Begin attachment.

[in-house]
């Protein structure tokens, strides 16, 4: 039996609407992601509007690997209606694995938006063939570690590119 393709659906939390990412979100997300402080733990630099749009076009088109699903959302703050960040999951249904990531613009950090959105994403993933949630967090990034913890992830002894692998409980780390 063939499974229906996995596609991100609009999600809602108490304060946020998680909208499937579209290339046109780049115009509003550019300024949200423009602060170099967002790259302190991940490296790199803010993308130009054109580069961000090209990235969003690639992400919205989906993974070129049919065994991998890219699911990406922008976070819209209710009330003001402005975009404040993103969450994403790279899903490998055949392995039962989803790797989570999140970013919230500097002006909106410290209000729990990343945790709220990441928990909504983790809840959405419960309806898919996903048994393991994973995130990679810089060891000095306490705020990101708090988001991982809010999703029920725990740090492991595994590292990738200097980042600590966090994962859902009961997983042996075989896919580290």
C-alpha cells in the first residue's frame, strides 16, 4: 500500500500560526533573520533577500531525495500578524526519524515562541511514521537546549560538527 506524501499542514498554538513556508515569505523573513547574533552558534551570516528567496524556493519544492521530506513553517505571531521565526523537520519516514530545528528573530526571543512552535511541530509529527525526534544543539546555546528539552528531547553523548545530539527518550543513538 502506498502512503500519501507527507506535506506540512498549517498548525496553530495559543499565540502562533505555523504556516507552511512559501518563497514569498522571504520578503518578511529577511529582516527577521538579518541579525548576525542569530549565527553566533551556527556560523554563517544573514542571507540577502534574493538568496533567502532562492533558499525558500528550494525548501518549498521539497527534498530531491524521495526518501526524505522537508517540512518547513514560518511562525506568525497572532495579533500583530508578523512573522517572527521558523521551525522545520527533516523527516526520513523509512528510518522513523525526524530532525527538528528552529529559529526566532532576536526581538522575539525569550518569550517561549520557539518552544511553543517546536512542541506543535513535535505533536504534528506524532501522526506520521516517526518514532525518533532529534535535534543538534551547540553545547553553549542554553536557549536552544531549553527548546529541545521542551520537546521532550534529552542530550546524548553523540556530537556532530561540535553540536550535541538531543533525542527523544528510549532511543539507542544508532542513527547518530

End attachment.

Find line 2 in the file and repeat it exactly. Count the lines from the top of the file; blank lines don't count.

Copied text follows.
């Protein structure tokens, strides 16, 4: 039996609407992601509007690997209606694995938006063939570690590119 393709659906939390990412979100997300402080733990630099749009076009088109699903959302703050960040999951249904990531613009950090959105994403993933949630967090990034913890992830002894692998409980780390 063939499974229906996995596609991100609009999600809602108490304060946020998680909208499937579209290339046109780049115009509003550019300024949200423009602060170099967002790259302190991940490296790199803010993308130009054109580069961000090209990235969003690639992400919205989906993974070129049919065994991998890219699911990406922008976070819209209710009330003001402005975009404040993103969450994403790279899903490998055949392995039962989803790797989570999140970013919230500097002006909106410290209000729990990343945790709220990441928990909504983790809840959405419960309806898919996903048994393991994973995130990679810089060891000095306490705020990101708090988001991982809010999703029920725990740090492991595994590292990738200097980042600590966090994962859902009961997983042996075989896919580290």